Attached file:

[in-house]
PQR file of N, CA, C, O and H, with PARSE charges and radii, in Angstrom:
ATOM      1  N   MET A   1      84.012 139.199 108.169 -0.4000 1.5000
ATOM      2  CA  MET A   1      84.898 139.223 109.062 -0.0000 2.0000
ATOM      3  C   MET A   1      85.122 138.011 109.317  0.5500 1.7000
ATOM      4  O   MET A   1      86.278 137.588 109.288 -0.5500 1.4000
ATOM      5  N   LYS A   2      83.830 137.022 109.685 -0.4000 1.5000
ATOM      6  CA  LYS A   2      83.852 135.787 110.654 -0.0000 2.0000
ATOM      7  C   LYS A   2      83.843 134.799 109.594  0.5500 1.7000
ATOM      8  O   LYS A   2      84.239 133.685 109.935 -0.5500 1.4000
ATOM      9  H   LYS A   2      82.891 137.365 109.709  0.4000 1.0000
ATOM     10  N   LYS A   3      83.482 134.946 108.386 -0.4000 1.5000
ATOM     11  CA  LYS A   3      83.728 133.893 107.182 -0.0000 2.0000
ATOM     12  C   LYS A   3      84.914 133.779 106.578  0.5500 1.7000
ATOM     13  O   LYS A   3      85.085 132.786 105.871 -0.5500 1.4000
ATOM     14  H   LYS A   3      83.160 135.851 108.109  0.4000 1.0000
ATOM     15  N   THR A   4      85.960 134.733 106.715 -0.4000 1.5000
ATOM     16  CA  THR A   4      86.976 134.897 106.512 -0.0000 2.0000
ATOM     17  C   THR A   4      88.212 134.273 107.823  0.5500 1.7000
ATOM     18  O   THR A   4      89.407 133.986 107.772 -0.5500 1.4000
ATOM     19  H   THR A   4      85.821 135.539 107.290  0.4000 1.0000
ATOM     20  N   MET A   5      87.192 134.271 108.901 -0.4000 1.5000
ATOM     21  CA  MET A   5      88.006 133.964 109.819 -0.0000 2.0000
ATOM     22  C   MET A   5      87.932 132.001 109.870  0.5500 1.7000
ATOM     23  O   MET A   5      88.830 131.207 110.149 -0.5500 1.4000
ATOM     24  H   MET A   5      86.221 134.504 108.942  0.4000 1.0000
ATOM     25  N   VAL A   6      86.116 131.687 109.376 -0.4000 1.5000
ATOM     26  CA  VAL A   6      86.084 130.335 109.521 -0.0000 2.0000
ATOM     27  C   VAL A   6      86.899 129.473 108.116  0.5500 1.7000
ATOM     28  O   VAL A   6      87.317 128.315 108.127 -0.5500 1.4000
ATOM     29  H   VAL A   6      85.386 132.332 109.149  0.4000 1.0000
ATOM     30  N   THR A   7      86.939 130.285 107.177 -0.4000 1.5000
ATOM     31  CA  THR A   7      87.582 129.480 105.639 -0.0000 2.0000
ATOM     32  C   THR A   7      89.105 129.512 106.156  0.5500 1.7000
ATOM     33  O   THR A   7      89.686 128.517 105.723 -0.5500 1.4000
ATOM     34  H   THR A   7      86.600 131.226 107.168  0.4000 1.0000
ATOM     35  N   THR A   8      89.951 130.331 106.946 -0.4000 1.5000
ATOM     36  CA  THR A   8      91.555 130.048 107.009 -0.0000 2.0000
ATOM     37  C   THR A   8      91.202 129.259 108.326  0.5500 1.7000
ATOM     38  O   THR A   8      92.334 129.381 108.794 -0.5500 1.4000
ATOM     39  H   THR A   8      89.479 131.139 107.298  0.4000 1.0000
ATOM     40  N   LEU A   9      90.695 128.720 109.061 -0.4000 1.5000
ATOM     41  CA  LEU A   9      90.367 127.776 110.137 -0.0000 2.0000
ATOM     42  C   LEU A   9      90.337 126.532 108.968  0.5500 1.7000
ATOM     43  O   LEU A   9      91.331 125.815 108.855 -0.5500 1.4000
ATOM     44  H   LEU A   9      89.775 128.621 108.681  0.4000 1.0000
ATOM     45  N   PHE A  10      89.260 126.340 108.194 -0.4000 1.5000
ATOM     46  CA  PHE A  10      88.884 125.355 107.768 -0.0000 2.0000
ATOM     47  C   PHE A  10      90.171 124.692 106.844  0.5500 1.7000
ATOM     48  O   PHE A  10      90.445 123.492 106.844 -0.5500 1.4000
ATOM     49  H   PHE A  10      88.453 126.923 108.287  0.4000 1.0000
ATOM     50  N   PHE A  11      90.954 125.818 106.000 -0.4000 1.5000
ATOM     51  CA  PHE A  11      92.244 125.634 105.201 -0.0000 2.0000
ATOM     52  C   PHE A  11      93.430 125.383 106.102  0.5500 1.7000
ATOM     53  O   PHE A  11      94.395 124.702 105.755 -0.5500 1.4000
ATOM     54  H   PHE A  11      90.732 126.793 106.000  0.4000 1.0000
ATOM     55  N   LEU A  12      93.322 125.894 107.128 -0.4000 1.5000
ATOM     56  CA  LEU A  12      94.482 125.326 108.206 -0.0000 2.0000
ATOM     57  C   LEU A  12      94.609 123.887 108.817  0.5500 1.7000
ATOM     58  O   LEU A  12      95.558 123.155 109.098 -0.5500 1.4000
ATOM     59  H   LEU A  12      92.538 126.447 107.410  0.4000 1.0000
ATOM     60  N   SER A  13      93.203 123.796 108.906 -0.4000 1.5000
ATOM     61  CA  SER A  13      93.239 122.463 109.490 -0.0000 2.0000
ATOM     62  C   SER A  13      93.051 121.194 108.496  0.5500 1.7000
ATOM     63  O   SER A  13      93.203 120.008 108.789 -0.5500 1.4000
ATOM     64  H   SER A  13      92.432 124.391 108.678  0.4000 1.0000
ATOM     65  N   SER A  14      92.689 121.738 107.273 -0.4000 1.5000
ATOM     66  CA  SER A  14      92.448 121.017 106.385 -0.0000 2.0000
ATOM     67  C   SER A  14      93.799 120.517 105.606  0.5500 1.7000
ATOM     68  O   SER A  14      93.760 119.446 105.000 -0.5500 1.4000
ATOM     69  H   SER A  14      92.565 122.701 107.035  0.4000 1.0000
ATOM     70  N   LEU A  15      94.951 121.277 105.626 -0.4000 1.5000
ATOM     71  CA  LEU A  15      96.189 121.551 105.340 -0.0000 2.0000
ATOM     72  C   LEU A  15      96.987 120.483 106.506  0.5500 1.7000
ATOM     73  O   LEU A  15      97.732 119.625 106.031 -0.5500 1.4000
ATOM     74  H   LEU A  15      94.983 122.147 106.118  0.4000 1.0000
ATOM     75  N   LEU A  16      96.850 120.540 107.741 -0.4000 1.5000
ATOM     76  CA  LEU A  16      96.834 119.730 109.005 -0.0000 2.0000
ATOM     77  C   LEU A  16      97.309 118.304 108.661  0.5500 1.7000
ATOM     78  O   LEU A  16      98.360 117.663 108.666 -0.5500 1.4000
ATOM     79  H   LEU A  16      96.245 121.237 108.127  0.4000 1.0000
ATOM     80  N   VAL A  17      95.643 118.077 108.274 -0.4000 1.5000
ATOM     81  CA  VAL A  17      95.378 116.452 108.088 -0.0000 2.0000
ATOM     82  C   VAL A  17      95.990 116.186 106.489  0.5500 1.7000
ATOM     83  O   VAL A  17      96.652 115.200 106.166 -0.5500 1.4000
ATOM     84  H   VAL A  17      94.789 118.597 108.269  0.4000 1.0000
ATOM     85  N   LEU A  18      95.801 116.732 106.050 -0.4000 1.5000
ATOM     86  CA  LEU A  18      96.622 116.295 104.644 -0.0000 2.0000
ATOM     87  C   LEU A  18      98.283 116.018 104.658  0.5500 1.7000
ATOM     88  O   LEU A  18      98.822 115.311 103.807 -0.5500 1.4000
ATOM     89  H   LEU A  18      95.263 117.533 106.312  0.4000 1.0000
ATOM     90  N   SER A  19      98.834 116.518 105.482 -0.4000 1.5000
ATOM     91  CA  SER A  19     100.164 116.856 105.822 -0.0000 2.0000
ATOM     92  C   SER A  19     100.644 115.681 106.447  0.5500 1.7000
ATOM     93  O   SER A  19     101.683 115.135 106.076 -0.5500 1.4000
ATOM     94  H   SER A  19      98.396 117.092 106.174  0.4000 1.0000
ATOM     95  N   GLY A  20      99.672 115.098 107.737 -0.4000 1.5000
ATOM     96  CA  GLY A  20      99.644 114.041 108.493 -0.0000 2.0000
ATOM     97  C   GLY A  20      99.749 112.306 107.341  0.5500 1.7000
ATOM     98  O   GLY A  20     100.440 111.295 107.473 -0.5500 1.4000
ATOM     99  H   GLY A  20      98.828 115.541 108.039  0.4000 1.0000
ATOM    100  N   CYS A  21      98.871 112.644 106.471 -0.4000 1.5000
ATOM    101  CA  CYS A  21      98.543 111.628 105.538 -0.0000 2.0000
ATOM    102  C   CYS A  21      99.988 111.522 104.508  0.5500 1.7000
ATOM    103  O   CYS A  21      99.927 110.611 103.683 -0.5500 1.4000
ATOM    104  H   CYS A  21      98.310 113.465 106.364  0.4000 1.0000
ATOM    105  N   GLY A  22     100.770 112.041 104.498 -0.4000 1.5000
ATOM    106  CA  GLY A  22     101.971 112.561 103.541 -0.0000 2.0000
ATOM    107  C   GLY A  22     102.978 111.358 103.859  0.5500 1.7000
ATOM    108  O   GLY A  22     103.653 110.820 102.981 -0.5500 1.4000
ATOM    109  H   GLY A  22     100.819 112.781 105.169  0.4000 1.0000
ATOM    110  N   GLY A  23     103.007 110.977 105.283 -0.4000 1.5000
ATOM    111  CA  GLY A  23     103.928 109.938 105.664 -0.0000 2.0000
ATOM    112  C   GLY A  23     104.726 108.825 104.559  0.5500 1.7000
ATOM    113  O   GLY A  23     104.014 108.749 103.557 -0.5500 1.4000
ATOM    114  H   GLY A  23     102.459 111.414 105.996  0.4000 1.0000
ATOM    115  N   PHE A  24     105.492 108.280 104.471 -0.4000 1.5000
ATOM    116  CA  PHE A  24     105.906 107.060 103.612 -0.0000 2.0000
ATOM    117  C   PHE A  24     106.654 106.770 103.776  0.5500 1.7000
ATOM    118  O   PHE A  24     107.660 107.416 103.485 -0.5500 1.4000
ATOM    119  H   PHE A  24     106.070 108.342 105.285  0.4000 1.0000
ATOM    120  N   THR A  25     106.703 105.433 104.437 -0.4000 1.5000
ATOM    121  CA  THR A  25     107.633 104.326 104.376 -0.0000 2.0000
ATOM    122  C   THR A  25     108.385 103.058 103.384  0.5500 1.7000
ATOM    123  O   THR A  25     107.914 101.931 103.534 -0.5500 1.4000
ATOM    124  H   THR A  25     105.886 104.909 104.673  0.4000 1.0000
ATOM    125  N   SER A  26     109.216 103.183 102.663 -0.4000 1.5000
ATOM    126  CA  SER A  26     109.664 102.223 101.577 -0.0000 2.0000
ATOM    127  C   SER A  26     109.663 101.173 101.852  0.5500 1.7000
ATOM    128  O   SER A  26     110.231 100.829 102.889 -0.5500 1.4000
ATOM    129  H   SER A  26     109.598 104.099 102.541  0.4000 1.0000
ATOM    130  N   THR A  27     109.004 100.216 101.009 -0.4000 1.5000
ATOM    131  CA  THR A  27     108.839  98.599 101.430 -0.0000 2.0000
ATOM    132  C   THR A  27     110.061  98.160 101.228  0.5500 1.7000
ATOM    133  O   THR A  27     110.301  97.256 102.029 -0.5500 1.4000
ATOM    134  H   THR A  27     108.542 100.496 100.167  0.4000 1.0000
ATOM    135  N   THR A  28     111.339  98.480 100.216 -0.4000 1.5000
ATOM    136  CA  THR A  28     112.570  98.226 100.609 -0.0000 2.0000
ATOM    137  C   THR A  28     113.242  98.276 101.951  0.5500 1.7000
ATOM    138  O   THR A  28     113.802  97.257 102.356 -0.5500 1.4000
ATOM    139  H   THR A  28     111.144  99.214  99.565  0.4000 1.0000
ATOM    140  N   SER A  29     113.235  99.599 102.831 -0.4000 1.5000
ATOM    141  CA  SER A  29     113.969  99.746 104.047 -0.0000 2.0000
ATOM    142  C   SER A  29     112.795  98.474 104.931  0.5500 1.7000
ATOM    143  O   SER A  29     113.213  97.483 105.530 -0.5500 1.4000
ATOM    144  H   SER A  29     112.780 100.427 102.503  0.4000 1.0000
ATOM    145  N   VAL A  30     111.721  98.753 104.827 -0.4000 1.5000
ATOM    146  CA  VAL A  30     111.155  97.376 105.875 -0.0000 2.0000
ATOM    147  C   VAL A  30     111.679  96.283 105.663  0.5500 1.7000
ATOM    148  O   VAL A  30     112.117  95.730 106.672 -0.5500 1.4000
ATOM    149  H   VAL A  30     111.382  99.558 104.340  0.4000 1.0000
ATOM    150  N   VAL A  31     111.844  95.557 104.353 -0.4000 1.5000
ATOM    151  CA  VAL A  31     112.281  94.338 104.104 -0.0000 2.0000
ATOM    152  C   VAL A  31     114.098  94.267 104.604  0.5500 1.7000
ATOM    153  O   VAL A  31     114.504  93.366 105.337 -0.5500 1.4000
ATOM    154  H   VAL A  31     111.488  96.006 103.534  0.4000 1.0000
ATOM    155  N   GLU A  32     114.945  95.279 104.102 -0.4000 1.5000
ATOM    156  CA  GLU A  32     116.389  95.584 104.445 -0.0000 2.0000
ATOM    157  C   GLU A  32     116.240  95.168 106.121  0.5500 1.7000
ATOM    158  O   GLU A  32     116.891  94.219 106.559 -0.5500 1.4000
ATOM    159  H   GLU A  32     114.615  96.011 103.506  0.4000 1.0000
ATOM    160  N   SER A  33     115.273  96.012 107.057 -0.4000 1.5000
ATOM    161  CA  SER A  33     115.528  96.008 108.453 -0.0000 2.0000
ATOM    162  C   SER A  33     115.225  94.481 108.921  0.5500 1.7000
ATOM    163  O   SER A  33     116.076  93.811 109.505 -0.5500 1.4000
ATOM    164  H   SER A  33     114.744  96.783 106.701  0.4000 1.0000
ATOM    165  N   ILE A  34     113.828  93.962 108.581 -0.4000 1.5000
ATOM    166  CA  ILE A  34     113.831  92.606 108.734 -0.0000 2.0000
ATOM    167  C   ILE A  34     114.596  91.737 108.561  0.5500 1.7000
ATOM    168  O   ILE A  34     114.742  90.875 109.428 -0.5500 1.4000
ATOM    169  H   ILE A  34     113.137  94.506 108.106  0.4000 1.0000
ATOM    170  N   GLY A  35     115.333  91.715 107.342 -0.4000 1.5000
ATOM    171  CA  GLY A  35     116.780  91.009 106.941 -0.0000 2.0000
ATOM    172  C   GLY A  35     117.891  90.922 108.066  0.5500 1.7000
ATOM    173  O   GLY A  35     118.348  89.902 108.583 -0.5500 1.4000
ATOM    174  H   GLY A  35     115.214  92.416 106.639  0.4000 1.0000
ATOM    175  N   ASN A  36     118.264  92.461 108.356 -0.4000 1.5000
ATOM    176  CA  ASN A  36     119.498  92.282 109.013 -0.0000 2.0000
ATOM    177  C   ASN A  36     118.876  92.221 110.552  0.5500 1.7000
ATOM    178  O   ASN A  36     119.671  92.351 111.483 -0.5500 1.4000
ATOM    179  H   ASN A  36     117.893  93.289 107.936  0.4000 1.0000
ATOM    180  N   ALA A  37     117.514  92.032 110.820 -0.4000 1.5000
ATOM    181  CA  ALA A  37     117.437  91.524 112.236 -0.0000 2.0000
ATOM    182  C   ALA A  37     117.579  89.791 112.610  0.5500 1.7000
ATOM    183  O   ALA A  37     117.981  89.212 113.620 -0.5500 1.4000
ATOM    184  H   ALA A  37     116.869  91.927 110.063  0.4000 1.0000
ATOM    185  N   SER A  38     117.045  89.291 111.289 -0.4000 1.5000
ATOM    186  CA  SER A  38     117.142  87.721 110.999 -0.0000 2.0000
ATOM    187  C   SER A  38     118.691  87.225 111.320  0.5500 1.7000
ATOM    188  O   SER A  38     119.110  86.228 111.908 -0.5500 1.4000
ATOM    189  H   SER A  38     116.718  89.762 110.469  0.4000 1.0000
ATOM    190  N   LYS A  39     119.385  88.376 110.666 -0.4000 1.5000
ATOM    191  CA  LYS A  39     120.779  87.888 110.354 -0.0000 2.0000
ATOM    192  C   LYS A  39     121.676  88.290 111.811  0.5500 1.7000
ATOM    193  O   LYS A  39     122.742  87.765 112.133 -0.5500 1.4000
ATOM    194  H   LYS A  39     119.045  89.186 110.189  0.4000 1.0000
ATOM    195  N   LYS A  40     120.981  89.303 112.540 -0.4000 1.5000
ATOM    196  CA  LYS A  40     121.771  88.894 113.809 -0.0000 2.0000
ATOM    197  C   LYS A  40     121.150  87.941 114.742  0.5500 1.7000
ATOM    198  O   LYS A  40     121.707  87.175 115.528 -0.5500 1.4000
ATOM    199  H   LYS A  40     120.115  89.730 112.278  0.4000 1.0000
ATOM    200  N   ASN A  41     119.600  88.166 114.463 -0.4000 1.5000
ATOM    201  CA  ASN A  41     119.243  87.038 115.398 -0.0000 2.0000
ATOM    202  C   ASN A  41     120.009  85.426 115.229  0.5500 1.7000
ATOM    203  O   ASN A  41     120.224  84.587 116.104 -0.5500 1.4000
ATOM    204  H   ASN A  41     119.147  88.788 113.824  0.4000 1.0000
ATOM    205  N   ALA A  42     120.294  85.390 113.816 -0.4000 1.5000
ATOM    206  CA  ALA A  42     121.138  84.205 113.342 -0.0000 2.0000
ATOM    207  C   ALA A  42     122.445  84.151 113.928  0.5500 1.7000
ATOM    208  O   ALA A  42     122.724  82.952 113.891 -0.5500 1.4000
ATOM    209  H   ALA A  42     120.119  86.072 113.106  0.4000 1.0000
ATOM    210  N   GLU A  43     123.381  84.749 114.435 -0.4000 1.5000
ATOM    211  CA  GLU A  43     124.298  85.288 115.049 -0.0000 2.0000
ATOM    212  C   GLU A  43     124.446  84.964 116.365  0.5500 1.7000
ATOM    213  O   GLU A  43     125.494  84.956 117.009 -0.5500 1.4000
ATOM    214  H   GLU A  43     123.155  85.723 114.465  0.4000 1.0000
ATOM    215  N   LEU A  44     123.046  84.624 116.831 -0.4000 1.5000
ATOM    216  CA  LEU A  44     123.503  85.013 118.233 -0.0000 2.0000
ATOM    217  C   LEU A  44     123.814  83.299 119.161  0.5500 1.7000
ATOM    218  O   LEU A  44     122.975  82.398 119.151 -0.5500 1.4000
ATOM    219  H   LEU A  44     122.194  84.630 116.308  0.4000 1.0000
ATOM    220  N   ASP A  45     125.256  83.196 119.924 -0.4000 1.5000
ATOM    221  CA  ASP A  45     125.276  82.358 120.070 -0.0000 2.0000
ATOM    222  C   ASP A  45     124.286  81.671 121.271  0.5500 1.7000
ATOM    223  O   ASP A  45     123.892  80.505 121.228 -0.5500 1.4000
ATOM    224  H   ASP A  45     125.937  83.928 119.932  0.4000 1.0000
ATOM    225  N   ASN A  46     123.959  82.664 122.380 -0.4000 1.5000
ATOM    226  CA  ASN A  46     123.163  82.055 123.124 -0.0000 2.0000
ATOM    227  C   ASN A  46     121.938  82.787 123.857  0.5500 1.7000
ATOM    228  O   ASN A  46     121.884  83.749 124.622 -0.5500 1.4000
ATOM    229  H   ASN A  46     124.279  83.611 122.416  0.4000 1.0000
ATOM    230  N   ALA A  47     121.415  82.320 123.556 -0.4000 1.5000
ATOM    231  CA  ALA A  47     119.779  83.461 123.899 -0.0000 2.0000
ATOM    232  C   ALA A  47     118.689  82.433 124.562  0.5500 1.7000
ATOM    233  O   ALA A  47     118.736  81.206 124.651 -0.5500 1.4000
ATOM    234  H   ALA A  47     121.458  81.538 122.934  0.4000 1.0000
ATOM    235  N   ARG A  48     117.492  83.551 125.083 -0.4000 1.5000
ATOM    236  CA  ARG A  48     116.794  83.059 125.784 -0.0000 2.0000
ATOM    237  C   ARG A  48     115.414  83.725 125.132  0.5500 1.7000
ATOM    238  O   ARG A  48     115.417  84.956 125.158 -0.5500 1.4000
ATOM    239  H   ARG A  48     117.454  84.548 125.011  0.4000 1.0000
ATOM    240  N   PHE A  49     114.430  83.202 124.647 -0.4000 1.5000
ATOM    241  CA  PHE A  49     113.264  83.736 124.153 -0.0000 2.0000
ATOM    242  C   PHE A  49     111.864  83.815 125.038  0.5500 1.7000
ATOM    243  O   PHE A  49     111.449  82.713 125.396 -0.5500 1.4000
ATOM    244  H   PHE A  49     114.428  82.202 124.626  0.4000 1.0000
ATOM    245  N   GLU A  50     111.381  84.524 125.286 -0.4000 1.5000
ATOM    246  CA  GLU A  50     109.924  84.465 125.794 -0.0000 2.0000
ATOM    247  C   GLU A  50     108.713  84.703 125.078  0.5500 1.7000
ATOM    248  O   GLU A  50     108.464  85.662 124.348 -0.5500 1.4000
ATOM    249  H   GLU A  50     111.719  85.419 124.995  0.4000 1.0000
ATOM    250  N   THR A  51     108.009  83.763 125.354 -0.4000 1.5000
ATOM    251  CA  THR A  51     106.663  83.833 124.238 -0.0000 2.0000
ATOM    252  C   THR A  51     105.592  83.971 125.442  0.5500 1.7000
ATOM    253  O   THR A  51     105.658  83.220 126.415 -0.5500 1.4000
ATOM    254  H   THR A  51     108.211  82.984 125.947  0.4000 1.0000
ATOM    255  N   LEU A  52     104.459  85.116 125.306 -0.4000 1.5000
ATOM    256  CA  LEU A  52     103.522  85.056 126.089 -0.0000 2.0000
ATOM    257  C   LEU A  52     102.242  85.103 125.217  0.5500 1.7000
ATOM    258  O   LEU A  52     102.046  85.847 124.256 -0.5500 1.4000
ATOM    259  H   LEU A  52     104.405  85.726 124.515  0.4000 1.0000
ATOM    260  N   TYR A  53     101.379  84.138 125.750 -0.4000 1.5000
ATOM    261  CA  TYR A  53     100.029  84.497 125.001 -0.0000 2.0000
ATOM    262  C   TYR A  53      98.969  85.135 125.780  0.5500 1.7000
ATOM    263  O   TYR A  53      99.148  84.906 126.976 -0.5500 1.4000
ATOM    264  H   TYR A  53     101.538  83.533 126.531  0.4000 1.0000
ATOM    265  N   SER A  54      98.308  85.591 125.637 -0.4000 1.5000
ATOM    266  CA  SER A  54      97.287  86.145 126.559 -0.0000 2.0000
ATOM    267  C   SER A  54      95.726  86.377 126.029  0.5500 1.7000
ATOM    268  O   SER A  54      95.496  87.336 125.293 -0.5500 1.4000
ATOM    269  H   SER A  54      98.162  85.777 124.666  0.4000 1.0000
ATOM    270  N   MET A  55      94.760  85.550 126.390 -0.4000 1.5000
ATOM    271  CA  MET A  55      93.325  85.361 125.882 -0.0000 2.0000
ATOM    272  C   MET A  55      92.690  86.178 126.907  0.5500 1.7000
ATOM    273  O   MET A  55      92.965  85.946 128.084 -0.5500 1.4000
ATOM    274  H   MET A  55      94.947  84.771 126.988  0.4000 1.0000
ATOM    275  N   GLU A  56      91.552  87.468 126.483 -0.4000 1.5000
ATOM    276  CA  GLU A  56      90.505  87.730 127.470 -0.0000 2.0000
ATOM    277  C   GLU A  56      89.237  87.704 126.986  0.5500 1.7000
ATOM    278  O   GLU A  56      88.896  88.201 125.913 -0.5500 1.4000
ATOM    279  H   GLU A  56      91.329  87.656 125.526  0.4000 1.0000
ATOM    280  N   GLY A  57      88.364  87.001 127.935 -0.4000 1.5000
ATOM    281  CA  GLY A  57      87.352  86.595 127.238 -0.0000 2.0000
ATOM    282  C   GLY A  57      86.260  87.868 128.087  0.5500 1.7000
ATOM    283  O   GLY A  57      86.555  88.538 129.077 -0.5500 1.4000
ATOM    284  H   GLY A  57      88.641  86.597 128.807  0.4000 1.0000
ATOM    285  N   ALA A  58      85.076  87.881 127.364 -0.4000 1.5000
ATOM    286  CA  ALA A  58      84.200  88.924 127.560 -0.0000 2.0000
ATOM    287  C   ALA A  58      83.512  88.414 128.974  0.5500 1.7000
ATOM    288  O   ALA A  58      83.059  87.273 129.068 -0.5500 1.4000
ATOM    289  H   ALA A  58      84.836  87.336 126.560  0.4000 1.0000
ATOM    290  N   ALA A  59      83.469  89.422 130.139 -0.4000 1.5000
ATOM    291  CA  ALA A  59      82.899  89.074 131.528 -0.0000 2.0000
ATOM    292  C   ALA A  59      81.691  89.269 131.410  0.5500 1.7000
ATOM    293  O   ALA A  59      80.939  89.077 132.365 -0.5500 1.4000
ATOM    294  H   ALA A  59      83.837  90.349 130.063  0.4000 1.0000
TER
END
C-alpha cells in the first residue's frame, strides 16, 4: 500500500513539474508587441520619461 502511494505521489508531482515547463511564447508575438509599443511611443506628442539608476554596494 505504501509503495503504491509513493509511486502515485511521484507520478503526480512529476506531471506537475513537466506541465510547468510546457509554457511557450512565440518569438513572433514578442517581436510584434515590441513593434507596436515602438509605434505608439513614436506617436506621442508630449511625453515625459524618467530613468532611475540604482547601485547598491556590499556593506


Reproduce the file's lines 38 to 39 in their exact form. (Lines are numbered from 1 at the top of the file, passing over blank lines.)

ATOM     36  CA  THR A   8      91.555 130.048 107.009 -0.0000 2.0000
ATOM     37  C   THR A   8      91.202 129.259 108.326  0.5500 1.7000